Chapter 1

What Is Automated Optical Inspection?

Automated inspection and defect detection systems use AI to inspect manufacturing parts for failures and defects. They are used across industries to detect flaws on manufactured surfaces such as metallic rails, semiconductor wafers, and contact lenses. Here are some examples of how companies are using automated inspection systems:

  • Airbus—to detect defects in multiple elements of the aircraft
  • Musashi Seimitsu Industry—to inspect bevel gears used in automotive parts
  • Korea Railroad Research Institute—to detect surface defects, missing parts, and cracks in railway facility components such as rails, sleepers, and fasteners
  • Kansai Electric Power—to assess creep damage on steel pipe welds

Why Use Automated Optical Inspection?

If you have ever worked on a vision inspection system for quality control or defect detection, you know how challenging that process can be.

To take a basic example: A manufacturing belt carrying hex nuts and an inspection camera that captures images of those parts.

Fig. 1

If the camera captured four images, the operator could find the defective nut just by looking at them.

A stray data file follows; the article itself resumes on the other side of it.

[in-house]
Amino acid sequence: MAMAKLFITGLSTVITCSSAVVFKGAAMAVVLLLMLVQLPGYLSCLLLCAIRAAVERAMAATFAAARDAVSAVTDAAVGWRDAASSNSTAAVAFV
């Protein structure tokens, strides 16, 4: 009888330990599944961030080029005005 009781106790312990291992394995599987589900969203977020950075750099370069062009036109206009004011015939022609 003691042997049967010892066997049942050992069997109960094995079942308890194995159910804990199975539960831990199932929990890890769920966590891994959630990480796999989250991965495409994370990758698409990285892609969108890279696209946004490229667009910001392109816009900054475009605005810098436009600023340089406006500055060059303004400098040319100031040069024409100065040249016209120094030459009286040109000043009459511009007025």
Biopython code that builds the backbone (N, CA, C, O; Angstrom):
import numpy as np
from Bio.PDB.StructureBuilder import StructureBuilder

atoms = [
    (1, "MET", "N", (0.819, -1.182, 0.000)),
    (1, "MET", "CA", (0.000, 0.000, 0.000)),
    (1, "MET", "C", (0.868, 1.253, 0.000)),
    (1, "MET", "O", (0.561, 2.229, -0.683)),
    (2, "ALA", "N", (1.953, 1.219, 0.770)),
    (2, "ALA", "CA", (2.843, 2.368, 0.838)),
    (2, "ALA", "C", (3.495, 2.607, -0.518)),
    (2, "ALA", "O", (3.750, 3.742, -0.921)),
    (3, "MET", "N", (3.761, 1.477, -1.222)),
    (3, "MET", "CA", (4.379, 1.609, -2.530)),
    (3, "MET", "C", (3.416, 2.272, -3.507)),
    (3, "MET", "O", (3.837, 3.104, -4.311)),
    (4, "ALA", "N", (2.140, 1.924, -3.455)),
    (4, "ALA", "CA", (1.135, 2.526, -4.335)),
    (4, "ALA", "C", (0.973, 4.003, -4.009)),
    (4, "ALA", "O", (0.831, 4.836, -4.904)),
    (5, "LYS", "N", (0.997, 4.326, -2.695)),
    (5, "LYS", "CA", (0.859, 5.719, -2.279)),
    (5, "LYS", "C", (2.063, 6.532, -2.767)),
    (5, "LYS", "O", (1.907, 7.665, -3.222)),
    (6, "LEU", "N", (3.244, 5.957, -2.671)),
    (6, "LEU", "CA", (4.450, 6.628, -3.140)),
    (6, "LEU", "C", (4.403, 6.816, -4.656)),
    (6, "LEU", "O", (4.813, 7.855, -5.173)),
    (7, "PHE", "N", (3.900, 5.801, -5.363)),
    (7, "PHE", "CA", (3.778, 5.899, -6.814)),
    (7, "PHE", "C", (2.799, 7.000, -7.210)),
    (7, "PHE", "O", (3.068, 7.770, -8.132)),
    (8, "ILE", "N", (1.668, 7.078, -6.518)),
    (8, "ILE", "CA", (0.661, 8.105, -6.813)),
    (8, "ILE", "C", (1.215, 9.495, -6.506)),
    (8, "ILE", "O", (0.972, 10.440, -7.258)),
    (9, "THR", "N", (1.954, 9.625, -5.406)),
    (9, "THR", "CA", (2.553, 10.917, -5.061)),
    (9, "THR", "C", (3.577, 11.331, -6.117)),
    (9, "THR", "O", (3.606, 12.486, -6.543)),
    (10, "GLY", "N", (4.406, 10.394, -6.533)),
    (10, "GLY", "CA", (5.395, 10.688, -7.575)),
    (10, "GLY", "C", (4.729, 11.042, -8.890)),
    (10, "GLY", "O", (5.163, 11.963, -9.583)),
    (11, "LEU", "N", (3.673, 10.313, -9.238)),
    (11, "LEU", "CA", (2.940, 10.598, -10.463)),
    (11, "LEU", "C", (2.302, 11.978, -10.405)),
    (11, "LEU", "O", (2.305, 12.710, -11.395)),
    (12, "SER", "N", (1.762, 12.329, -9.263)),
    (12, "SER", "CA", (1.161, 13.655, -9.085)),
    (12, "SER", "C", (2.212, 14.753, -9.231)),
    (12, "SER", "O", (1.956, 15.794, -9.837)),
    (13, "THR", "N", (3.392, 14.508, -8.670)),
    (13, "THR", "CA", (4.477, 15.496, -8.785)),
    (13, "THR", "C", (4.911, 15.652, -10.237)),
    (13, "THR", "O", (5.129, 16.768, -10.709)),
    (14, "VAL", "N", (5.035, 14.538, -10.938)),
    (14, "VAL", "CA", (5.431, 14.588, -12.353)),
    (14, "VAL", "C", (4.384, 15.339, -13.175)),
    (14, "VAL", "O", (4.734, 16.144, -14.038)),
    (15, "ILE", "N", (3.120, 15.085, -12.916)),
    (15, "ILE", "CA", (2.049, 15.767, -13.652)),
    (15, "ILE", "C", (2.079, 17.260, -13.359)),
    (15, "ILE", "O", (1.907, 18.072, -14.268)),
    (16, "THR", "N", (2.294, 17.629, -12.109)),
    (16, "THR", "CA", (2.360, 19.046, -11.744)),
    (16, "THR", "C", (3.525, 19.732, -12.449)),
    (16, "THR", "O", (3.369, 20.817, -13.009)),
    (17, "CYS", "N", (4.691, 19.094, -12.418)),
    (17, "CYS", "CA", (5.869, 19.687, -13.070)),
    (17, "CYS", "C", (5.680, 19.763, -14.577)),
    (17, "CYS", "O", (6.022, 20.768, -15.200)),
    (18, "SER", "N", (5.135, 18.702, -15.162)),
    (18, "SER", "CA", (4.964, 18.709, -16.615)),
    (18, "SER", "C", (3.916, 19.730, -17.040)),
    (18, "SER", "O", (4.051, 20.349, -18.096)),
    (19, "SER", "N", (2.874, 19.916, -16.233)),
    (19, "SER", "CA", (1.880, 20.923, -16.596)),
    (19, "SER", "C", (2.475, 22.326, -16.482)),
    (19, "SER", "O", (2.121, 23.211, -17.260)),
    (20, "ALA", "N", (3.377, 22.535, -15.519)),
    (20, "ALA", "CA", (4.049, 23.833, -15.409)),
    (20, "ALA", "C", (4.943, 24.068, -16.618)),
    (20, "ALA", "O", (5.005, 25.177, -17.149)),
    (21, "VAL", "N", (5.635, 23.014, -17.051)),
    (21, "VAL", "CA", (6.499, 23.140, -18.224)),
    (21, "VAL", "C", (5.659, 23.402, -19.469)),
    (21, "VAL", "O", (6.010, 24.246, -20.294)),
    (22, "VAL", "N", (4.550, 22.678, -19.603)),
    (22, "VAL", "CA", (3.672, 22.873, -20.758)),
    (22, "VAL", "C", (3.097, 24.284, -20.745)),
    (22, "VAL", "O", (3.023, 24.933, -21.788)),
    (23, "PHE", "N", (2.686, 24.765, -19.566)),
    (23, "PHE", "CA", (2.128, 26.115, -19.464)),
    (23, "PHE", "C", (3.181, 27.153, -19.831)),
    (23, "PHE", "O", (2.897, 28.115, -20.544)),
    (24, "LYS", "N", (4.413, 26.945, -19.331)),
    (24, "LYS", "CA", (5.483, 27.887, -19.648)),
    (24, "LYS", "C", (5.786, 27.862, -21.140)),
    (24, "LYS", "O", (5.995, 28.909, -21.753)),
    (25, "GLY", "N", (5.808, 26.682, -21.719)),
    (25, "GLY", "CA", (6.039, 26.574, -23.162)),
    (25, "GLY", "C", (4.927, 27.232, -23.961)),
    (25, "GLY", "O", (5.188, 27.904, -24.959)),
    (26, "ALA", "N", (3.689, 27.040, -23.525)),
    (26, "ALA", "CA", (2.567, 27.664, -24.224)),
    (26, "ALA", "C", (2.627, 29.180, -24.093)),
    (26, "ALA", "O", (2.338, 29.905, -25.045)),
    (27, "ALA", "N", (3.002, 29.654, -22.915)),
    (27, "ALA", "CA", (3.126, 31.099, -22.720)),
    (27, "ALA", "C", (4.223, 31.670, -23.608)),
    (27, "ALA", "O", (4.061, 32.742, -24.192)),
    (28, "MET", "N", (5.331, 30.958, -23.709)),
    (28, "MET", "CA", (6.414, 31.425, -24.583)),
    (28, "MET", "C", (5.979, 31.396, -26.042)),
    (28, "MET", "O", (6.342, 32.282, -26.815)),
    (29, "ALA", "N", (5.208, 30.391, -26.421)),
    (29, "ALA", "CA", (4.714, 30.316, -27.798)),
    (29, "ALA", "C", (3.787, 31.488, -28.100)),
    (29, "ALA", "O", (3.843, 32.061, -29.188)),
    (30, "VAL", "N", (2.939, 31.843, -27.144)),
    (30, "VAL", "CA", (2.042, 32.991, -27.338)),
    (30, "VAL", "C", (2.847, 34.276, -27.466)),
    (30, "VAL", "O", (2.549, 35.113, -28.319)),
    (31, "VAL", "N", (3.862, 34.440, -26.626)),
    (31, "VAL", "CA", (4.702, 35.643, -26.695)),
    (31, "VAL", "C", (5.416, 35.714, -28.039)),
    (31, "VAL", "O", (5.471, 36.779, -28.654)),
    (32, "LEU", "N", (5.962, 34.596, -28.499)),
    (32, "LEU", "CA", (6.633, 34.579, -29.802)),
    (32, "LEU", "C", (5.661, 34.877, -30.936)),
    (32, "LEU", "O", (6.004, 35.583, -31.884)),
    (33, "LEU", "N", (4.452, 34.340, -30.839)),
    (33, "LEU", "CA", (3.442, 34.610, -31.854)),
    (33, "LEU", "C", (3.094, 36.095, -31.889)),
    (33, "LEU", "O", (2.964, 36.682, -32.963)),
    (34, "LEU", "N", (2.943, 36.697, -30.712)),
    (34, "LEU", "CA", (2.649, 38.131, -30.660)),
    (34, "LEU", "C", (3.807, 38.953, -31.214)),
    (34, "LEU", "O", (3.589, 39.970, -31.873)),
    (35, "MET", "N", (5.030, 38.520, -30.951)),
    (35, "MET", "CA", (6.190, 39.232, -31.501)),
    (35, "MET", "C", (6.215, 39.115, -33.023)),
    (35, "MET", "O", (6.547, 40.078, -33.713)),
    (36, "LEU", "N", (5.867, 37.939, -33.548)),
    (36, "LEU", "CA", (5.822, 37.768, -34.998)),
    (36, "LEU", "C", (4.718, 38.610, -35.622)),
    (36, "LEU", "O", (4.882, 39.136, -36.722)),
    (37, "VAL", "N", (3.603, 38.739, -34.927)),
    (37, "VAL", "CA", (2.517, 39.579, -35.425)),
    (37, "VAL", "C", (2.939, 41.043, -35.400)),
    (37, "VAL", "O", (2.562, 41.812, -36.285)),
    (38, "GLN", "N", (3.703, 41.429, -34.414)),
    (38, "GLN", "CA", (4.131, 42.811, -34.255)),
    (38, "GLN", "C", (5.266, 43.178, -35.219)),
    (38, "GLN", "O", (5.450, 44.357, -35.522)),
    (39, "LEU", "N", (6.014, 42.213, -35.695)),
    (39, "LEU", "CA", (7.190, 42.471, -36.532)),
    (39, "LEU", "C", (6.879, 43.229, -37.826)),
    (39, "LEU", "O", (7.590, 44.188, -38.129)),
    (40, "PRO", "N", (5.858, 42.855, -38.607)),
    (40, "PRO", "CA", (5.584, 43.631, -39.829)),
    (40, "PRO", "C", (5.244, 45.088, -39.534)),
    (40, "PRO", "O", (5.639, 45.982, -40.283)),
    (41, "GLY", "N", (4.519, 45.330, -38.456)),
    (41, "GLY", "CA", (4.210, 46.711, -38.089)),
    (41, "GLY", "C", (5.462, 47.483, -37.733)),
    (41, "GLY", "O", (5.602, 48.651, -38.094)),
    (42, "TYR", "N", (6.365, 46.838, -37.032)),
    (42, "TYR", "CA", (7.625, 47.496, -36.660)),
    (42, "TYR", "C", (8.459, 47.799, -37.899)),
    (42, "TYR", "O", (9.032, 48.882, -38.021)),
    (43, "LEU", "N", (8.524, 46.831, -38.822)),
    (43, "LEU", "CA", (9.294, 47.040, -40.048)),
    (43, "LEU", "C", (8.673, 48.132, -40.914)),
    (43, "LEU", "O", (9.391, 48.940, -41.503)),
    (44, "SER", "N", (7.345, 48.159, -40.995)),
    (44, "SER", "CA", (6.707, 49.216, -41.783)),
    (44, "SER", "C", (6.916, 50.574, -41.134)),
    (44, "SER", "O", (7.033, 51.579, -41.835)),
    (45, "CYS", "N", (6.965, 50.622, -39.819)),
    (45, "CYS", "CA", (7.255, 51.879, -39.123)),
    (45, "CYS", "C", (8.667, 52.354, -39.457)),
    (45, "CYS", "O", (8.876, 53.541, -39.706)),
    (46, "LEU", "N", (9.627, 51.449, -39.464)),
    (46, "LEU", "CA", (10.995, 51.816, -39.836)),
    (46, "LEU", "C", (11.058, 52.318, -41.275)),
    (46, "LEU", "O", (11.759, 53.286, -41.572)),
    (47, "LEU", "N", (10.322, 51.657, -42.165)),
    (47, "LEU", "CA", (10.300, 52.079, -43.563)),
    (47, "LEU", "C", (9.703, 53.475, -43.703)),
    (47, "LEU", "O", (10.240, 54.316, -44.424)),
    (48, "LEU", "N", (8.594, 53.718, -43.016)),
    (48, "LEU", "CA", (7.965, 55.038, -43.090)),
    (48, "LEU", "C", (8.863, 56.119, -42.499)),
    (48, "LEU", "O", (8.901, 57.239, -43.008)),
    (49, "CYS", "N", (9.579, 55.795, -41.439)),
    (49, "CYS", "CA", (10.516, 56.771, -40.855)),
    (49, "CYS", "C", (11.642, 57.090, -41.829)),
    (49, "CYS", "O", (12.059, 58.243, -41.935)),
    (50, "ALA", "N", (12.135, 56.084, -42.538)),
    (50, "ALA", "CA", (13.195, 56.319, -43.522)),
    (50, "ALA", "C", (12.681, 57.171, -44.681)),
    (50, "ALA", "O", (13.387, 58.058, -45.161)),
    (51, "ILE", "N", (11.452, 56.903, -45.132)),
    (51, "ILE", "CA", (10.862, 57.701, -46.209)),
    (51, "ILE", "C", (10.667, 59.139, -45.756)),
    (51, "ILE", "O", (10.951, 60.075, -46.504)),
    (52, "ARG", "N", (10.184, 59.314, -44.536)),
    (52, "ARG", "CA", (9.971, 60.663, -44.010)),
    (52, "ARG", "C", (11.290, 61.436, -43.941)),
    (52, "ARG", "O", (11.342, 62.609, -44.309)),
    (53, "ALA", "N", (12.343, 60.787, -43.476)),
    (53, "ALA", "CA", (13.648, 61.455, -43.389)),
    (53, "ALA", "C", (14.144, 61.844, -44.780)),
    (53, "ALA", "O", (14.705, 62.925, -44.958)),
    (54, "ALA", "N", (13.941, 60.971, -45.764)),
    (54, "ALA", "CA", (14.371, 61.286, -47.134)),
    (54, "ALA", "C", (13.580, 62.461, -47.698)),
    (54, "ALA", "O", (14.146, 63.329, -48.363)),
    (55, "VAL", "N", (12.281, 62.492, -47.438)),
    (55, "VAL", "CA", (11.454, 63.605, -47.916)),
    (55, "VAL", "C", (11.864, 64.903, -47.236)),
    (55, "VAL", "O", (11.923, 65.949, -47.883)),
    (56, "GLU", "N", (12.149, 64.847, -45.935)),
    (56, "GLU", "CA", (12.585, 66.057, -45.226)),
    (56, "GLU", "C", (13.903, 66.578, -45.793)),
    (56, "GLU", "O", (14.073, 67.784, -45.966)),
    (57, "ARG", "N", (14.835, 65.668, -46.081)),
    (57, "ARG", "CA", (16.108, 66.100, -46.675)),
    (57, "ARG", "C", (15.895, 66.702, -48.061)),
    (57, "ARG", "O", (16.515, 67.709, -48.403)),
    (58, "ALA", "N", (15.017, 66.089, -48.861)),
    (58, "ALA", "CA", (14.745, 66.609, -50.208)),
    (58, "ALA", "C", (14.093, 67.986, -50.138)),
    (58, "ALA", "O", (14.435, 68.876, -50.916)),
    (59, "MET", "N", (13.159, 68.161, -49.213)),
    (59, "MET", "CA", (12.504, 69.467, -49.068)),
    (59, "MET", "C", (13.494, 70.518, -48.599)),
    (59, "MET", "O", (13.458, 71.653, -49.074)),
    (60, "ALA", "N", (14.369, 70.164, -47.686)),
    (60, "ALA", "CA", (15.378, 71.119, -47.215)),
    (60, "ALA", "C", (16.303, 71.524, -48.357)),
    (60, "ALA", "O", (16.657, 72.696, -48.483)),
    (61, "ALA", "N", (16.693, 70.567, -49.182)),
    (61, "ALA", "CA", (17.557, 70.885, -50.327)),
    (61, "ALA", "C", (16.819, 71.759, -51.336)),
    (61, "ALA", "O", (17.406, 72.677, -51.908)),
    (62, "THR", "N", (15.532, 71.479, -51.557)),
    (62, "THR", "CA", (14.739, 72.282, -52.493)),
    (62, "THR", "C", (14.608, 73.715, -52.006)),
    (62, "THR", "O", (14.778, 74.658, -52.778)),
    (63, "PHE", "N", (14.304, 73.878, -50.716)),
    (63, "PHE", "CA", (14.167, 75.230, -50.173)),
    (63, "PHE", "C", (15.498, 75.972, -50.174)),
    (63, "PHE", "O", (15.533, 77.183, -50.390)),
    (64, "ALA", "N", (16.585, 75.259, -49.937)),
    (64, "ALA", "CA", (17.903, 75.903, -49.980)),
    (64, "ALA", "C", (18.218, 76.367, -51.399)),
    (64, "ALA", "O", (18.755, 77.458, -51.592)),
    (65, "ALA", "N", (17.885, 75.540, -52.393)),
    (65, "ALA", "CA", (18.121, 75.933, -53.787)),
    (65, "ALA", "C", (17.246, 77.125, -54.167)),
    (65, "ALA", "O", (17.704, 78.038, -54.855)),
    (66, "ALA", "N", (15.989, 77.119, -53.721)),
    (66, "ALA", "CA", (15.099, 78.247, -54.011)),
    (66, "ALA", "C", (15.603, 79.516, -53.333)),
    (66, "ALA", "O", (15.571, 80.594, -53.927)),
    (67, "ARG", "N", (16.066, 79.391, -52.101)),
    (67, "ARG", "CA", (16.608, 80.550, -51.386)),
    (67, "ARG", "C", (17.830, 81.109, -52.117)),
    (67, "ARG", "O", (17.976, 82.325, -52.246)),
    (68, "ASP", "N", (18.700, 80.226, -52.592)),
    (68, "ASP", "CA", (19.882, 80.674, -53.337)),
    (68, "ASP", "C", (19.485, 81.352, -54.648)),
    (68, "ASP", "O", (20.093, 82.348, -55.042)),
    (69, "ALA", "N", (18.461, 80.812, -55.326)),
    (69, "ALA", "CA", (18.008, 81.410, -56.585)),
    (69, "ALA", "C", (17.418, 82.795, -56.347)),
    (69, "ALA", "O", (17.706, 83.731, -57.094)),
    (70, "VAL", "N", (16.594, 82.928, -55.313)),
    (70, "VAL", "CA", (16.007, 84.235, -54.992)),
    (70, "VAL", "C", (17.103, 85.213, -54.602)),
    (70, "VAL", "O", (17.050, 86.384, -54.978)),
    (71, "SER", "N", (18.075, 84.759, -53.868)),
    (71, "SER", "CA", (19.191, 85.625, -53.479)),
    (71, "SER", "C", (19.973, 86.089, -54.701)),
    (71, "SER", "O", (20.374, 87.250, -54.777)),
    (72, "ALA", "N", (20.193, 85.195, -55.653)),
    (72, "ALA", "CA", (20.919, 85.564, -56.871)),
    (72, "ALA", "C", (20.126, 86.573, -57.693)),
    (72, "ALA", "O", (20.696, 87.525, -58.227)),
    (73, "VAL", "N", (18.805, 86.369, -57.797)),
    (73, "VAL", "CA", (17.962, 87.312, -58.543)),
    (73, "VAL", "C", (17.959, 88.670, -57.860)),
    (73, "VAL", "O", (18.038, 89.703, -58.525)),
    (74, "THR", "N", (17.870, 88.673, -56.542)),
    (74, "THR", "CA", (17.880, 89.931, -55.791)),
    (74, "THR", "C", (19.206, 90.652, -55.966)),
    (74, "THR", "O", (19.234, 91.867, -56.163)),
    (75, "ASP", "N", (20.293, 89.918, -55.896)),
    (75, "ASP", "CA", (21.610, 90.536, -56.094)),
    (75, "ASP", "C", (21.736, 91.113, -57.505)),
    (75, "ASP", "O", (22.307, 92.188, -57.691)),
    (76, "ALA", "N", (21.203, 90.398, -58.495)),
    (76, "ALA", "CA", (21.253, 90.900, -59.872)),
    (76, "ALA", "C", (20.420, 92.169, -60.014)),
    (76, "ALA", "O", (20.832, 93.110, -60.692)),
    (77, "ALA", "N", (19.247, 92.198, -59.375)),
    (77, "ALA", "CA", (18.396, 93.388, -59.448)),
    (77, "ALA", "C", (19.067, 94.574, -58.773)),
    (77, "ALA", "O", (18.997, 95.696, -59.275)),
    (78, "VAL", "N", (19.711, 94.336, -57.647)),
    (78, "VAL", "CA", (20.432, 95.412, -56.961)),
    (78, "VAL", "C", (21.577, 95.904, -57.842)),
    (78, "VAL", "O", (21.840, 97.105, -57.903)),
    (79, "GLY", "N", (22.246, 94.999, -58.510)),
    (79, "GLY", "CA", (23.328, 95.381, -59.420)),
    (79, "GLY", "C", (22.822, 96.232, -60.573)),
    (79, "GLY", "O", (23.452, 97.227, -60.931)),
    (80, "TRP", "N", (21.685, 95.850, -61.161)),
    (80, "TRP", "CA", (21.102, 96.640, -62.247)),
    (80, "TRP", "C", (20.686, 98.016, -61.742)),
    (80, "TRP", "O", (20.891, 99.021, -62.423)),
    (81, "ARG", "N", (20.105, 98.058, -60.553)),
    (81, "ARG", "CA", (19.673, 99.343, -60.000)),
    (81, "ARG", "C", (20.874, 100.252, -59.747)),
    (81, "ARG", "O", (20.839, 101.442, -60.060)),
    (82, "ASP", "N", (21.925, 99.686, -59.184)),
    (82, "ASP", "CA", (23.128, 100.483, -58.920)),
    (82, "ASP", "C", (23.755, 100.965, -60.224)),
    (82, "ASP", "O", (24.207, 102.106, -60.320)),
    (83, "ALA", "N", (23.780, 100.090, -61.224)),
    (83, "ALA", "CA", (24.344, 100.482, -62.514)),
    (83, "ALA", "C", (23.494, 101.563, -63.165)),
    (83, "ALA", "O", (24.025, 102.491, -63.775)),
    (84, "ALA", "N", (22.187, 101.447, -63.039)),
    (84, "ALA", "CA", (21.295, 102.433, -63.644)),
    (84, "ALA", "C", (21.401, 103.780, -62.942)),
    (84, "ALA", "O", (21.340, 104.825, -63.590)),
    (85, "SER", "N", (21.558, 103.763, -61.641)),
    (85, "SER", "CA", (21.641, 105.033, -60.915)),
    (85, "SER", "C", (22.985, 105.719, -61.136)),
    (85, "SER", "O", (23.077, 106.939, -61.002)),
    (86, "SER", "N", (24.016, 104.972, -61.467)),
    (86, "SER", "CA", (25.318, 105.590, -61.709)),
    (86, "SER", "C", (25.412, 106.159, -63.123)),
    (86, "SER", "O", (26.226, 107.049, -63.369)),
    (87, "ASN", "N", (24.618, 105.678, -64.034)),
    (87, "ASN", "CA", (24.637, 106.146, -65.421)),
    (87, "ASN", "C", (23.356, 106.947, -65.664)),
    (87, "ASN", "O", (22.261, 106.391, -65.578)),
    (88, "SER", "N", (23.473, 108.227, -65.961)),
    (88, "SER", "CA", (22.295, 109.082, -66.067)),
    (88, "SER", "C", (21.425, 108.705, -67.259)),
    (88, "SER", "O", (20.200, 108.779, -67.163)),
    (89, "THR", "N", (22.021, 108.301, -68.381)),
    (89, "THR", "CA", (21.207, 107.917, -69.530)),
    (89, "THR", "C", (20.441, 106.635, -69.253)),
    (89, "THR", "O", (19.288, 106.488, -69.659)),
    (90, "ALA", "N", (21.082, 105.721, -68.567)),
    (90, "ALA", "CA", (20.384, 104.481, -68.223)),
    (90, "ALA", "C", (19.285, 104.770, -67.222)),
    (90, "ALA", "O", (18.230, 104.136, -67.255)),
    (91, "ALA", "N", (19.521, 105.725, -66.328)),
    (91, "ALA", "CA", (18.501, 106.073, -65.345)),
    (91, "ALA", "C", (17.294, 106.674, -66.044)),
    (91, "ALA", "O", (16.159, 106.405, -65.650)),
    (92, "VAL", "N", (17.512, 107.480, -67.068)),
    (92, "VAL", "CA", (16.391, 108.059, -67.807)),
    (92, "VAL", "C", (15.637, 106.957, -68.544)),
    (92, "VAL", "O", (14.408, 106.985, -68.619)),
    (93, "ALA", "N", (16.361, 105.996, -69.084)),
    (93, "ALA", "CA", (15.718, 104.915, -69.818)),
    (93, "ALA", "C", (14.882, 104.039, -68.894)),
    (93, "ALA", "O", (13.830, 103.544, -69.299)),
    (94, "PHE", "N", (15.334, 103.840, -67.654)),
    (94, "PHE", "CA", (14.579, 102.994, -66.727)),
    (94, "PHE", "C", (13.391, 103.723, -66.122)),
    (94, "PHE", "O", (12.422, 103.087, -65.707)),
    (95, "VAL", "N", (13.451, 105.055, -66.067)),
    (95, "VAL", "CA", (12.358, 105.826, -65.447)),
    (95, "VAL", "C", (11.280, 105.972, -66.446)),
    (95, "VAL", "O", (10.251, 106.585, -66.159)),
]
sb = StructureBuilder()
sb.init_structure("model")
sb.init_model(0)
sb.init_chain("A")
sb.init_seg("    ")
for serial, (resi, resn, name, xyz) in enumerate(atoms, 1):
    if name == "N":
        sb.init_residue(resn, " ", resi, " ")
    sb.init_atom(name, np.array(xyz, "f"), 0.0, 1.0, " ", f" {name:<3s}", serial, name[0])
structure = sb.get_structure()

Fig 2

But how about now?

Fig 3

Once images run to thousands or millions, it takes an automated system to separate the defective nuts from the good ones. 

Automated Optical Inspection with MATLAB

This ebook shows how you can use MATLAB® to develop a deep learning network to detect and classify different types of anomalies. You will learn about the three main stages of the defect detection workflow:

  1. Preparing data, including denoising, registration, and labeling
  2. Building and training a deep learning network
  3. Deploying the network to multiple hardware platforms such as CPUs and GPUs

This workflow is iterative:

Iteration and refinement

Once you deploy your system, you get more data. You can use that data to refine and tune your models, redeploy them, and get more accurate results.